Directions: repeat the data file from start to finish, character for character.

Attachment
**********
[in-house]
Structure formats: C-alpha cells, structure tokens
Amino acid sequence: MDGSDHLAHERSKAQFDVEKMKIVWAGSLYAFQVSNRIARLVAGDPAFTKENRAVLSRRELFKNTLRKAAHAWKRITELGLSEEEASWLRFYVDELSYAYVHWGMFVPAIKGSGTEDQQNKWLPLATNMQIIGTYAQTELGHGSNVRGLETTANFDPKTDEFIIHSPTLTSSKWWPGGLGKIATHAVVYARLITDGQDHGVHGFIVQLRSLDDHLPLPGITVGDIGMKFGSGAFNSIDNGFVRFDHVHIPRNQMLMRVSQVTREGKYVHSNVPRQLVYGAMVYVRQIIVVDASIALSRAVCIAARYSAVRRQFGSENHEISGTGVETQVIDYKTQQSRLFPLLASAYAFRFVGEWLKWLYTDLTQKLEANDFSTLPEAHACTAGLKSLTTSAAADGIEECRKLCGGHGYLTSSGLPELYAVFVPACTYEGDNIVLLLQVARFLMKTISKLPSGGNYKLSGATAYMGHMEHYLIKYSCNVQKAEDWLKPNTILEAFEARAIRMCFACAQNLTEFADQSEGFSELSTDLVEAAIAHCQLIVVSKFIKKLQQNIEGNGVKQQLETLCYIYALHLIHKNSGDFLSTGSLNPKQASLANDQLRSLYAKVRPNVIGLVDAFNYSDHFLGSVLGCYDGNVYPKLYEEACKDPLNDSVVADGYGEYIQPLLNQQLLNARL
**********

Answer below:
[in-house]
Structure formats: C-alpha cells, structure tokens
Amino acid sequence: MDGSDHLAHERSKAQFDVEKMKIVWAGSLYAFQVSNRIARLVAGDPAFTKENRAVLSRRELFKNTLRKAAHAWKRITELGLSEEEASWLRFYVDELSYAYVHWGMFVPAIKGSGTEDQQNKWLPLATNMQIIGTYAQTELGHGSNVRGLETTANFDPKTDEFIIHSPTLTSSKWWPGGLGKIATHAVVYARLITDGQDHGVHGFIVQLRSLDDHLPLPGITVGDIGMKFGSGAFNSIDNGFVRFDHVHIPRNQMLMRVSQVTREGKYVHSNVPRQLVYGAMVYVRQIIVVDASIALSRAVCIAARYSAVRRQFGSENHEISGTGVETQVIDYKTQQSRLFPLLASAYAFRFVGEWLKWLYTDLTQKLEANDFSTLPEAHACTAGLKSLTTSAAADGIEECRKLCGGHGYLTSSGLPELYAVFVPACTYEGDNIVLLLQVARFLMKTISKLPSGGNYKLSGATAYMGHMEHYLIKYSCNVQKAEDWLKPNTILEAFEARAIRMCFACAQNLTEFADQSEGFSELSTDLVEAAIAHCQLIVVSKFIKKLQQNIEGNGVKQQLETLCYIYALHLIHKNSGDFLSTGSLNPKQASLANDQLRSLYAKVRPNVIGLVDAFNYSDHFLGSVLGCYDGNVYPKLYEEACKDPLNDSVVADGYGEYIQPLLNQQLLNARL